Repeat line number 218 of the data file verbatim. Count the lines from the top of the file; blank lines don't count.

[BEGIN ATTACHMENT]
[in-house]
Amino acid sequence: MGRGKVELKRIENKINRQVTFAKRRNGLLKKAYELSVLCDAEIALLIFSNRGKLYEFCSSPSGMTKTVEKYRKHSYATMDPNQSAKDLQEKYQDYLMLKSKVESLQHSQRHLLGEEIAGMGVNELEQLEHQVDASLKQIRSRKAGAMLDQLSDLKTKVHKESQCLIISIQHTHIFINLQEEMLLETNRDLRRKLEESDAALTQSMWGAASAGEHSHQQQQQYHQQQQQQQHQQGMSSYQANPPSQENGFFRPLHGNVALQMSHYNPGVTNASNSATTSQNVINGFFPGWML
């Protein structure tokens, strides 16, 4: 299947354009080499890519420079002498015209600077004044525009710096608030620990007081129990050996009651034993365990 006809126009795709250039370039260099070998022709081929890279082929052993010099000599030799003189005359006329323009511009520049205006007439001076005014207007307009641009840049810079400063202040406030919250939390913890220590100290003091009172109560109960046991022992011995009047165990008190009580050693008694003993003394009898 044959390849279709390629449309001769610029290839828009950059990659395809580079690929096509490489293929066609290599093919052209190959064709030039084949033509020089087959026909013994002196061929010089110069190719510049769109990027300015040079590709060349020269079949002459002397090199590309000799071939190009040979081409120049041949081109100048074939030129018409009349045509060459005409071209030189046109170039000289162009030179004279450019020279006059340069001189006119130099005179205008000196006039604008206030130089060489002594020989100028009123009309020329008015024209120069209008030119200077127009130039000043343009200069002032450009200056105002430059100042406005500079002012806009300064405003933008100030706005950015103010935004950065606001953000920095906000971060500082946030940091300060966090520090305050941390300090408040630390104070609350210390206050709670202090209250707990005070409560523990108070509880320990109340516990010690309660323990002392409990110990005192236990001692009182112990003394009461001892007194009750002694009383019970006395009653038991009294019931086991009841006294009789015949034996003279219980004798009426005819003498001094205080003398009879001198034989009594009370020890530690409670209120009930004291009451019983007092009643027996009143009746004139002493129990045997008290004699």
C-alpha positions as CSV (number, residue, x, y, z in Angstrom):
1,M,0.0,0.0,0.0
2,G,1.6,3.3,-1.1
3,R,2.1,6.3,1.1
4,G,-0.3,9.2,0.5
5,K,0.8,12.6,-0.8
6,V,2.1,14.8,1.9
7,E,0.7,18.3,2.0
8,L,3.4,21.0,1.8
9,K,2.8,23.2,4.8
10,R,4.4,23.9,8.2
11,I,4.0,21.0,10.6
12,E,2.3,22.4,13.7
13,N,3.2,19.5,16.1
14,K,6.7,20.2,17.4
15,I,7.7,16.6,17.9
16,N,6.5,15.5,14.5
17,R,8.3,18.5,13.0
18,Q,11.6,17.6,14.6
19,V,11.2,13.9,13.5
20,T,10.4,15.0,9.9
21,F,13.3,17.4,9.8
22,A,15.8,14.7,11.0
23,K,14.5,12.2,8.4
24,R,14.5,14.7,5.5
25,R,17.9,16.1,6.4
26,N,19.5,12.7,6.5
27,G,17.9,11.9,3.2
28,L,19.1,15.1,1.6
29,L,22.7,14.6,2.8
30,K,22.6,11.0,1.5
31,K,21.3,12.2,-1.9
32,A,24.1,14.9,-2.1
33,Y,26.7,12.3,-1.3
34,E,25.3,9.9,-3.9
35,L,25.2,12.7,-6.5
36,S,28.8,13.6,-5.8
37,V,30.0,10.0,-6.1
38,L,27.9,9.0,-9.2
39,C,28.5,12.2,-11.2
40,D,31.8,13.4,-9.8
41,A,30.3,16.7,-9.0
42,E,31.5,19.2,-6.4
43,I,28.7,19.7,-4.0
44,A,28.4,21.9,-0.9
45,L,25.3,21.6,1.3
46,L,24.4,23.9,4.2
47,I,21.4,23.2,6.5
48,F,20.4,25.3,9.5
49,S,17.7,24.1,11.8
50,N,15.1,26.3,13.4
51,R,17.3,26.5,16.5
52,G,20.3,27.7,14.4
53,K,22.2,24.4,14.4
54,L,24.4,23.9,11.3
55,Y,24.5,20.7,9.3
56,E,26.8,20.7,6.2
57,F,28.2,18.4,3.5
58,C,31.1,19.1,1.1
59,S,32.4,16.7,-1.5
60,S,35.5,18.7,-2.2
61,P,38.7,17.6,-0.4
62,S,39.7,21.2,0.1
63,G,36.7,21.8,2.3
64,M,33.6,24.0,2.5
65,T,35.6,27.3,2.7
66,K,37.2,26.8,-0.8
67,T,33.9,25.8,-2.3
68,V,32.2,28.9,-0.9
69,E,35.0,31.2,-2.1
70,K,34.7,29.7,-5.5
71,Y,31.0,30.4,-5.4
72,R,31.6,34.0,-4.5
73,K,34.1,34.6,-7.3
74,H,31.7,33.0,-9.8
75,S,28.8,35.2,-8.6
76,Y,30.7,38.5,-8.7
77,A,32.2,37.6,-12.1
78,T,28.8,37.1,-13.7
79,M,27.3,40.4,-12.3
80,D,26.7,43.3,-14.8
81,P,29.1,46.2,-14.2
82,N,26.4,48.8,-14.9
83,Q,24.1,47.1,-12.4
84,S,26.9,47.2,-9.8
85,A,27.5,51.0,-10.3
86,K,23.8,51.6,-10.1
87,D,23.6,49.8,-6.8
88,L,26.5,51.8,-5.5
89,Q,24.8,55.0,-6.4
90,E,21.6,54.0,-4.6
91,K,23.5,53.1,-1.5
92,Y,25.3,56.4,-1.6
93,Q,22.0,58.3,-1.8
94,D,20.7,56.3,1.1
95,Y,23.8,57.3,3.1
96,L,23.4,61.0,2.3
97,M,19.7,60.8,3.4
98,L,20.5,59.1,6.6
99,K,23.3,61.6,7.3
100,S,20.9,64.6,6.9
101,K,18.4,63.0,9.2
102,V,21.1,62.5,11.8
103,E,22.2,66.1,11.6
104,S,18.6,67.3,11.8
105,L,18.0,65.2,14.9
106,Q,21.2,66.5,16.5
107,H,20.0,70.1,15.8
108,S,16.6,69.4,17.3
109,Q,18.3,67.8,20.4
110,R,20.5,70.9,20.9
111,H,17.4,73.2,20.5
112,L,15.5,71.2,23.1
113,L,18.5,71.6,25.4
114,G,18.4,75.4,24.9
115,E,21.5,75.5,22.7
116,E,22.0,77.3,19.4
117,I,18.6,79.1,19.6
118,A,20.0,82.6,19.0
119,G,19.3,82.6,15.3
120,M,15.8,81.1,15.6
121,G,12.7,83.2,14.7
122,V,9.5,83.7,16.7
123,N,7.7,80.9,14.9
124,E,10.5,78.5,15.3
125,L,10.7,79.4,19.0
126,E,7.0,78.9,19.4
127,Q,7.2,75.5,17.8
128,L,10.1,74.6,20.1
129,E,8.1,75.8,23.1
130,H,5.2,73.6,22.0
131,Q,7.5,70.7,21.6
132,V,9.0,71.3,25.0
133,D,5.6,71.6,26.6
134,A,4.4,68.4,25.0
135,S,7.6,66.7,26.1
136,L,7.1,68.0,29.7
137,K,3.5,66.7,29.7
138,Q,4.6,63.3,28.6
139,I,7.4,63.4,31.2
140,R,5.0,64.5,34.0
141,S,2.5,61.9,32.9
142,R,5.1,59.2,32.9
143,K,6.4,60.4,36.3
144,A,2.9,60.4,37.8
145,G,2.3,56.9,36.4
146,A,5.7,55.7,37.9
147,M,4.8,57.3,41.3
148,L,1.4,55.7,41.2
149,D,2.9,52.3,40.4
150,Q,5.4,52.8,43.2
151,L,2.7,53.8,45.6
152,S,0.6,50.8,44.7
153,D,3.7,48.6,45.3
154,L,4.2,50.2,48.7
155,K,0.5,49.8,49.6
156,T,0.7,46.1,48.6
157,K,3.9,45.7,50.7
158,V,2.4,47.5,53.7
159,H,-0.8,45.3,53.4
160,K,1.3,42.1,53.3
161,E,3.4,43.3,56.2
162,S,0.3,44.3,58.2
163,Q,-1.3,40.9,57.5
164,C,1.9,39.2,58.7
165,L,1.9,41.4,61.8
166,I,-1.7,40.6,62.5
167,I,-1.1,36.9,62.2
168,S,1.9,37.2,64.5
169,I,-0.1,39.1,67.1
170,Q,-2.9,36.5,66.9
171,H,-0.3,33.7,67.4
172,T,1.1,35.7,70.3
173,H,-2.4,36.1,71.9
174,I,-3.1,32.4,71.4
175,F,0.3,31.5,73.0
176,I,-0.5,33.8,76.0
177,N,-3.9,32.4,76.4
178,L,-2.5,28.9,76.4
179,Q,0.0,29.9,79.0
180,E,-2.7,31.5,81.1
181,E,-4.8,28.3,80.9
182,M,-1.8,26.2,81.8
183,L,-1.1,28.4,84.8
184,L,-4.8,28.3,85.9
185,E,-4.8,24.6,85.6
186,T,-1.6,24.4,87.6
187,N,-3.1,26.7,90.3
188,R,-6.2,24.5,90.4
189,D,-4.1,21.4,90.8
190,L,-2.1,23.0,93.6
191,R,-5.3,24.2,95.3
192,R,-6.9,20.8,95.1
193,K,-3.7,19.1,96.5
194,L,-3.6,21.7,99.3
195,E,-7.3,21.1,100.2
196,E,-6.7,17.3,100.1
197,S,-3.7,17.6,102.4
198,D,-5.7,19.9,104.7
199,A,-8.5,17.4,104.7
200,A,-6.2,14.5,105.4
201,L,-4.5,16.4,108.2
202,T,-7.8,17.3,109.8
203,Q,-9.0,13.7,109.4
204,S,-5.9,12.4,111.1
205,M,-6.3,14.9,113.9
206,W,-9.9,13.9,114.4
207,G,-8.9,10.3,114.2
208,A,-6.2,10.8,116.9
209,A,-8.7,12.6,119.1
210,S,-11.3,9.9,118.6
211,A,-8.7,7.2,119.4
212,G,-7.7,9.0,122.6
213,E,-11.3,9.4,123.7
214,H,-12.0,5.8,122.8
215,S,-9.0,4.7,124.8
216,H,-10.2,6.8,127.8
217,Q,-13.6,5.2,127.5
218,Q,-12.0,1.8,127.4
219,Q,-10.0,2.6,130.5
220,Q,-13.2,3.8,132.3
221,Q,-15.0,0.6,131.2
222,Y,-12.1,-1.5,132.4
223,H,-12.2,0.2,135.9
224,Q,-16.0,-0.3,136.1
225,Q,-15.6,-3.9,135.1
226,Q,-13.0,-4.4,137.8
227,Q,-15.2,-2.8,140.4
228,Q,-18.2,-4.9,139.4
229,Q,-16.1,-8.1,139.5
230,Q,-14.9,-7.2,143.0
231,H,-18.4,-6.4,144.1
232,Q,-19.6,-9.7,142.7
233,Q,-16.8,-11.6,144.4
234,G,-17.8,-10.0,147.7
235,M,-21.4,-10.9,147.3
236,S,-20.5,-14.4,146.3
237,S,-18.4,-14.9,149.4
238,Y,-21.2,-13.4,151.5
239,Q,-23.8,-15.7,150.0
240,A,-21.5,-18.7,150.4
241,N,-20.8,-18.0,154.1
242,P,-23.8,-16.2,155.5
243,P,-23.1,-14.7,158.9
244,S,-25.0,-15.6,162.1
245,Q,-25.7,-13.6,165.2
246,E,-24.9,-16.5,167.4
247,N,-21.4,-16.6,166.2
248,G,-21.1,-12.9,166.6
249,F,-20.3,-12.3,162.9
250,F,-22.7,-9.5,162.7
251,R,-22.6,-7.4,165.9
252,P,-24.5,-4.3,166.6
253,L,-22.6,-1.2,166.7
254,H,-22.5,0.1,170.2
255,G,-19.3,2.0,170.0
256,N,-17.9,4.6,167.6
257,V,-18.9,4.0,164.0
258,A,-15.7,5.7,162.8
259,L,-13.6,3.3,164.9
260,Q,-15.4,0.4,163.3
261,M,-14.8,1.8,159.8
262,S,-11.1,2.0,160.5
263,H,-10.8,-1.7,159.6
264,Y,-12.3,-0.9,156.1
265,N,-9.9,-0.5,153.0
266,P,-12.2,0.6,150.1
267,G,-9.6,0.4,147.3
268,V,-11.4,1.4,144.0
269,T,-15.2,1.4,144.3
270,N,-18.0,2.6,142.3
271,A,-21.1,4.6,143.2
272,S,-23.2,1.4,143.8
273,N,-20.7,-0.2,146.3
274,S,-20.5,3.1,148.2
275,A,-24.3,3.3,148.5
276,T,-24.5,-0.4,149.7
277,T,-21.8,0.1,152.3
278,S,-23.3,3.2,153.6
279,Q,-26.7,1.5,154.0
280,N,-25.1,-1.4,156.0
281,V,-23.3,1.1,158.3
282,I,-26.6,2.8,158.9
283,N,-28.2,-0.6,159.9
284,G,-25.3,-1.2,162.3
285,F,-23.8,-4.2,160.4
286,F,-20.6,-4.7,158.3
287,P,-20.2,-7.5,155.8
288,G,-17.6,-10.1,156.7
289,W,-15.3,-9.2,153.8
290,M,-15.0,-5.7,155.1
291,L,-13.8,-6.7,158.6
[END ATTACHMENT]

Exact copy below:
214,H,-12.0,5.8,122.8